Canada bank bonuses rise despite market turmoil
By Cameron French
TORONTO (Reuters) - Canadian banks are handing out 7 percent more in bonuses to their employees this year, in sharp contrast to slumping payouts in the United States and a sign of the relative strength of Canada's financial sector.
Even so, Canada probably should hold off on exuberant celebrations. Performance-based compensation at smaller brokerages has declined this year, observers say, and the outlook for 2012 at even the big banks suggests a repeat performance is unlikely.
The country's six biggest banks set aside about C$9.5 billion ($9.3 billion) for performance-based compensation in fiscal 2011, up from C$8.9 billion in 2010, according to earnings statements.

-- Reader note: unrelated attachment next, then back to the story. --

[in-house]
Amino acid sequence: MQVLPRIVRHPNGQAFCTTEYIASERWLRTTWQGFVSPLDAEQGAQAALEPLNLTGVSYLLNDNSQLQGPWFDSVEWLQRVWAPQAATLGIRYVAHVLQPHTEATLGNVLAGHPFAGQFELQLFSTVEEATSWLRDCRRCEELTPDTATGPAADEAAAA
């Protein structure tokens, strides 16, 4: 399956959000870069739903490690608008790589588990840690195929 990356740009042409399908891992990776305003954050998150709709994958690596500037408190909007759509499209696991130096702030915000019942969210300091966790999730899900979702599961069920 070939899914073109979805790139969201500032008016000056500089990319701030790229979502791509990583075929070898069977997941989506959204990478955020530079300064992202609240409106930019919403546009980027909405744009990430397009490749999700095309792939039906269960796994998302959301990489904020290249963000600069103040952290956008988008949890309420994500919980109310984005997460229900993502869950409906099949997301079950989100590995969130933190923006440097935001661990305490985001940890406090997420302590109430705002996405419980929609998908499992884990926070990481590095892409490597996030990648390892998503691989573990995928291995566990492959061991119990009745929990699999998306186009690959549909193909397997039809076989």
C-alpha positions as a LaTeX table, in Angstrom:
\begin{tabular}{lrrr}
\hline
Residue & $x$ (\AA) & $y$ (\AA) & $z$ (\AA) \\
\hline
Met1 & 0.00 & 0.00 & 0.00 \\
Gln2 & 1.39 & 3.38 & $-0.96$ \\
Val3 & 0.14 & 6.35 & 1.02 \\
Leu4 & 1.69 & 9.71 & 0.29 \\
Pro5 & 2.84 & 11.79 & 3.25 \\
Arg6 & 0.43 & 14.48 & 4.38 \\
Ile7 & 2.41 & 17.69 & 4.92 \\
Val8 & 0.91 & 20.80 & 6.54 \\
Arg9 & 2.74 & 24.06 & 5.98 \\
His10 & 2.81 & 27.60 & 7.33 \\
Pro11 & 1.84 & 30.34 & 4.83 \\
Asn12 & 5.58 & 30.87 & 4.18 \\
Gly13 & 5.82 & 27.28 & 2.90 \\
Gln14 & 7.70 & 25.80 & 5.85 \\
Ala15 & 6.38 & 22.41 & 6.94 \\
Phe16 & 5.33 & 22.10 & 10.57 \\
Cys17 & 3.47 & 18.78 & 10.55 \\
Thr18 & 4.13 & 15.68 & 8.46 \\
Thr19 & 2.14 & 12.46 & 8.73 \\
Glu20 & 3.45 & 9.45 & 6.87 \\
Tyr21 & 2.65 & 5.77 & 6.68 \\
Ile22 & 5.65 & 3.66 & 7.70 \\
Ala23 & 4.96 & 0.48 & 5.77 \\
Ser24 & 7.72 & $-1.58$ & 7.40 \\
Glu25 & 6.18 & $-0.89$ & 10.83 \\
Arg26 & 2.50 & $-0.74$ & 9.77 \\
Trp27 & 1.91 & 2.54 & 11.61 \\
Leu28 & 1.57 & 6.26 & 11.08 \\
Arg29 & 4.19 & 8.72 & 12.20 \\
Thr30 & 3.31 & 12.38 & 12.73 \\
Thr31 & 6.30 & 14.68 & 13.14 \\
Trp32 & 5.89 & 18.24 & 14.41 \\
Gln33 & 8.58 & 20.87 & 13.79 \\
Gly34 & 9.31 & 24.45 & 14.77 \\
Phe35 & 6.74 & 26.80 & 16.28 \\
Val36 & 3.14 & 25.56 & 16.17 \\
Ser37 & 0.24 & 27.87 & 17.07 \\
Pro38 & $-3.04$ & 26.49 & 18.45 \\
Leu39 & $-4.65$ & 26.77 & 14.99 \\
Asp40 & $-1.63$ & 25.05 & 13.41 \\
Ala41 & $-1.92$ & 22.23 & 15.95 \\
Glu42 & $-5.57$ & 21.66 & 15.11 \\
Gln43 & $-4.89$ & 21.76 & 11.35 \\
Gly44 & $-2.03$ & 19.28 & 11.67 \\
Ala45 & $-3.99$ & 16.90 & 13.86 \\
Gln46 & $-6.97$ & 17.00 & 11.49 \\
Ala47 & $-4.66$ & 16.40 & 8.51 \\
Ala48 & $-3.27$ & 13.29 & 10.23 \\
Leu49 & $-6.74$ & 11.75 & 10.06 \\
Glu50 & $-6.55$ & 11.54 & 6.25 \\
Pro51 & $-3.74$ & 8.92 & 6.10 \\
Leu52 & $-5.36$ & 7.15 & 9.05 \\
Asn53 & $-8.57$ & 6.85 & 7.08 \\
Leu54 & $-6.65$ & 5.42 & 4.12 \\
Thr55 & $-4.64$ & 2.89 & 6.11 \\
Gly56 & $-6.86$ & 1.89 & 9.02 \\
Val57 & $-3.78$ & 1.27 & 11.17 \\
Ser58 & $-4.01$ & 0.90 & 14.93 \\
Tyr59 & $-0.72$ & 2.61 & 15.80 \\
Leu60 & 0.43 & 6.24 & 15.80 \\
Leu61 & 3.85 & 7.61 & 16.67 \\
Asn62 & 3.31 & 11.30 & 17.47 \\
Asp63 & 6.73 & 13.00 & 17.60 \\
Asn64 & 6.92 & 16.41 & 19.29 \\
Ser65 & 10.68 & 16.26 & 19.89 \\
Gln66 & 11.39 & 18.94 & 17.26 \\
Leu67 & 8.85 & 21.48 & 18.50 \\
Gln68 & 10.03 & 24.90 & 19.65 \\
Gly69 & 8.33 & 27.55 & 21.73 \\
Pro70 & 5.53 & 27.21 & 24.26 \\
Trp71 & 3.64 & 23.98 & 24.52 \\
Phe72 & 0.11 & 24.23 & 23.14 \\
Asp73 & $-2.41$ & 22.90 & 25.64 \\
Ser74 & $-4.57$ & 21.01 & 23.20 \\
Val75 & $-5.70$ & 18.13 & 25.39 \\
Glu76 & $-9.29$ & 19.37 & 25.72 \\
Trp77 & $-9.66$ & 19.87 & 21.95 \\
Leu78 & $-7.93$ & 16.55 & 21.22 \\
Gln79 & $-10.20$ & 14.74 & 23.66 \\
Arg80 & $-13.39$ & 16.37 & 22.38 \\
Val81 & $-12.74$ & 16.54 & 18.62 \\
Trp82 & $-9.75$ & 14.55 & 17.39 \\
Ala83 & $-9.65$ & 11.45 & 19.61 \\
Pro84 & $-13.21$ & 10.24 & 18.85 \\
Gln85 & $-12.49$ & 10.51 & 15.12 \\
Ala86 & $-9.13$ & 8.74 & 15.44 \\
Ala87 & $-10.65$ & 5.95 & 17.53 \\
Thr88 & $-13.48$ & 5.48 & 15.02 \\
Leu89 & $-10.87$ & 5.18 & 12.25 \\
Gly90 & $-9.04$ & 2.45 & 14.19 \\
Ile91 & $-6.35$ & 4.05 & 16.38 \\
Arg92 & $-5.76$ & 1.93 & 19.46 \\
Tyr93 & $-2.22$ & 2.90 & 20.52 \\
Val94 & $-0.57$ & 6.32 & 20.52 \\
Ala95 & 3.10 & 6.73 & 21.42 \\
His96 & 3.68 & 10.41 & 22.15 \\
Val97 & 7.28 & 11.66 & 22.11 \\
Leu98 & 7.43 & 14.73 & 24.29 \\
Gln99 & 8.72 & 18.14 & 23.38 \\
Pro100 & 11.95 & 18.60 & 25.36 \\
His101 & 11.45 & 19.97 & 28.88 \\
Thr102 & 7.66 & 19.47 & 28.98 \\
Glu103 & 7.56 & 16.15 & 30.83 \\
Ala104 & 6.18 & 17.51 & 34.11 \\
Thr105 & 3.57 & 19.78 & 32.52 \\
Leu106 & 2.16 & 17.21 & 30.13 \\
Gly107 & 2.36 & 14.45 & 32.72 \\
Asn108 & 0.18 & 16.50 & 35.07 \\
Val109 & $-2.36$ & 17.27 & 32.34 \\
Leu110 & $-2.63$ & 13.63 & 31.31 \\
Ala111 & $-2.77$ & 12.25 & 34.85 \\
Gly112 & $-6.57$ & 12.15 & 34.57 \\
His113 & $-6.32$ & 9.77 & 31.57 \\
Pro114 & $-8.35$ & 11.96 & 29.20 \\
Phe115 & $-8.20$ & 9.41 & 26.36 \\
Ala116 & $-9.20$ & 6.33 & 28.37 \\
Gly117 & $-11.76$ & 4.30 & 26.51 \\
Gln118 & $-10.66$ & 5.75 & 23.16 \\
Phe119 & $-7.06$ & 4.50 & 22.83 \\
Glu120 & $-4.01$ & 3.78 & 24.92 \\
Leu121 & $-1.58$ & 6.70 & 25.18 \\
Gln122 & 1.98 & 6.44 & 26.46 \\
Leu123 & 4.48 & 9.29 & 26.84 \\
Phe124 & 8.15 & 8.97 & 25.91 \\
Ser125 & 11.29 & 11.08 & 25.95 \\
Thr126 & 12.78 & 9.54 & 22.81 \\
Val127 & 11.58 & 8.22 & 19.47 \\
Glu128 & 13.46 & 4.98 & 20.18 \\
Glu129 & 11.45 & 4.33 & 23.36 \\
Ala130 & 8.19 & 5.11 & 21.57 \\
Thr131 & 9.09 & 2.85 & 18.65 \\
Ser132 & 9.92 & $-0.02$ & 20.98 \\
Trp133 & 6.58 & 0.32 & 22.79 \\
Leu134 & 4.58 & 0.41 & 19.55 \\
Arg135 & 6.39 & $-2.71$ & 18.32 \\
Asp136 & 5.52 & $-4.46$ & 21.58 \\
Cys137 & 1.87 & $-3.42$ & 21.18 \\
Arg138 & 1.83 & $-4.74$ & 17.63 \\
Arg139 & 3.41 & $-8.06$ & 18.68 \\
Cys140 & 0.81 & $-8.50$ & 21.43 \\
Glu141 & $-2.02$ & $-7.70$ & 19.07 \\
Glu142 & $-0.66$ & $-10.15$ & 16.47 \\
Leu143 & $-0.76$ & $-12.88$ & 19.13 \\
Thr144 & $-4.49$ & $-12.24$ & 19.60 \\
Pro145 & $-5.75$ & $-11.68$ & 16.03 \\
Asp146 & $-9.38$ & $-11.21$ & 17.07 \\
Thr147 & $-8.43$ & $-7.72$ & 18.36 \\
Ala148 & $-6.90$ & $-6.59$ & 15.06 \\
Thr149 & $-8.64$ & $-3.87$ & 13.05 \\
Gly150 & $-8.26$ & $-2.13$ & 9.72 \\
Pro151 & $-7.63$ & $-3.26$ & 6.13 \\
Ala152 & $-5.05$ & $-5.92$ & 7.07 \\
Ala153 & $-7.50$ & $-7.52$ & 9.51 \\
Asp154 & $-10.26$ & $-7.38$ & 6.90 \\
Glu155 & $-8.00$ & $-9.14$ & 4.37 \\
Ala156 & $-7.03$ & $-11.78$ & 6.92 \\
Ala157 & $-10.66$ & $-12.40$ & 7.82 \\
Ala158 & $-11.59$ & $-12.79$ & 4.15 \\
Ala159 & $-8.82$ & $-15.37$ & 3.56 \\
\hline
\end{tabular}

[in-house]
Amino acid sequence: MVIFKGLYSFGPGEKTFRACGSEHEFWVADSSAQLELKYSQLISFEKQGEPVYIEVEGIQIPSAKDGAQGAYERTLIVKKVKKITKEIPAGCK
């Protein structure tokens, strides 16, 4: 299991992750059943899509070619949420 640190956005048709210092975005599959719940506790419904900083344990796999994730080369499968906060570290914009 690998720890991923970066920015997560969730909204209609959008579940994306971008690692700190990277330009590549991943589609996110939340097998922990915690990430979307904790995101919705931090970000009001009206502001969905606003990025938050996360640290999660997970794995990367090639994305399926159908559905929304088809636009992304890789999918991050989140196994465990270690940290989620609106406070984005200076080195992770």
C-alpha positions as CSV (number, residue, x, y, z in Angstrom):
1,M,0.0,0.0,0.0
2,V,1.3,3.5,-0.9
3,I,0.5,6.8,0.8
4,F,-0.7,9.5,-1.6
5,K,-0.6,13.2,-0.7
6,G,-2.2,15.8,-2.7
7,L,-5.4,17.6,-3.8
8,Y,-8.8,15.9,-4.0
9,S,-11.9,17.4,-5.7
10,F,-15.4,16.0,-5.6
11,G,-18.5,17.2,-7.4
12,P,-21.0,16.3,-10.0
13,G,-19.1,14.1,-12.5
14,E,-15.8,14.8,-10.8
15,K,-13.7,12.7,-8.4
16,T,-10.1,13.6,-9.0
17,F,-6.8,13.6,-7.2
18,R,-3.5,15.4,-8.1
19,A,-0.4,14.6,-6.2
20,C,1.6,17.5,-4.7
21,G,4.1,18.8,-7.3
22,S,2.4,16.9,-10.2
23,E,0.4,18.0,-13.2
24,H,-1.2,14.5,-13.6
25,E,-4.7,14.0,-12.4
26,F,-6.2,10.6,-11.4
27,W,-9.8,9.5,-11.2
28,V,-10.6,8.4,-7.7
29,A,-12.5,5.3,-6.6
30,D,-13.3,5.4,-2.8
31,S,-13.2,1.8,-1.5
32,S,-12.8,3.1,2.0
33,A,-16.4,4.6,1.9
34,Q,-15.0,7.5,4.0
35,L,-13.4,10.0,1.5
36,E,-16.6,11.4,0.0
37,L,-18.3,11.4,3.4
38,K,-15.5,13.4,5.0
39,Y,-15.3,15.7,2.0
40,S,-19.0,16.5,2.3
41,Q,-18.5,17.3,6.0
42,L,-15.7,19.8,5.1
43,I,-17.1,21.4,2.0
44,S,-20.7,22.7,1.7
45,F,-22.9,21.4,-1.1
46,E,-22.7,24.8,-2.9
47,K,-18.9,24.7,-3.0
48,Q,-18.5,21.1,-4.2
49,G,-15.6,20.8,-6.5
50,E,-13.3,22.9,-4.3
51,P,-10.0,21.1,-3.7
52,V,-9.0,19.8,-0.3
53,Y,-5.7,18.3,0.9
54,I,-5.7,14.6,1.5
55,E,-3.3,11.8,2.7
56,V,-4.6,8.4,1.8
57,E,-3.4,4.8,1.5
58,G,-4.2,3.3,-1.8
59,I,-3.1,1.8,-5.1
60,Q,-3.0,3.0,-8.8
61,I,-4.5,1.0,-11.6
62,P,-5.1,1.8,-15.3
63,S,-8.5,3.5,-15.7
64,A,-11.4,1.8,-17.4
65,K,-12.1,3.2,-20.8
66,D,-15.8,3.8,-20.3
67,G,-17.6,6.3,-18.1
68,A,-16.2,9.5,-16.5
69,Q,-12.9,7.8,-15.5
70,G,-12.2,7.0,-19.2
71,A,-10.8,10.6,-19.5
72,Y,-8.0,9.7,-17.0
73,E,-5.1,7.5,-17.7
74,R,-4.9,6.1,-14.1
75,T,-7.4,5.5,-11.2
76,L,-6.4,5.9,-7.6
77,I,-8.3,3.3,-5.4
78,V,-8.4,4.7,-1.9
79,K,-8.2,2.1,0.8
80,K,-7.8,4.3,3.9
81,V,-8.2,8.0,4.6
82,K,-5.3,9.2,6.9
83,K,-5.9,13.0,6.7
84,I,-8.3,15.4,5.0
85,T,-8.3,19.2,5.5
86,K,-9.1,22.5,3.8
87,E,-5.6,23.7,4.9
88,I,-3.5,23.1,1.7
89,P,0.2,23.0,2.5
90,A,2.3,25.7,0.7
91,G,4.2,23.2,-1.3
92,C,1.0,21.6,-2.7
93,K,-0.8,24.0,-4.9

Some of that is due to acquisitions made over the past year, but setting that aside, the bonuses handed out this year are expected to be at least even with last year.
"I think you'll find bonus numbers in the fixed income area being down, but you'll probably find in the investment banking areas, in the hotter sectors like the mining and resources, it will be higher," said Colleen Watson, president of executive search firm Watson Gardner Brown.
"All in all, just up slightly or sideways."
The healthy bonuses underscore the strength of Canada's big lenders, whose fourth-quarter earnings rose 34 percent to C$6.4 billion, despite narrowing interest margins and generally weak financial markets in the second half of the year.
WALL STREET BONUSES LOWER Continued...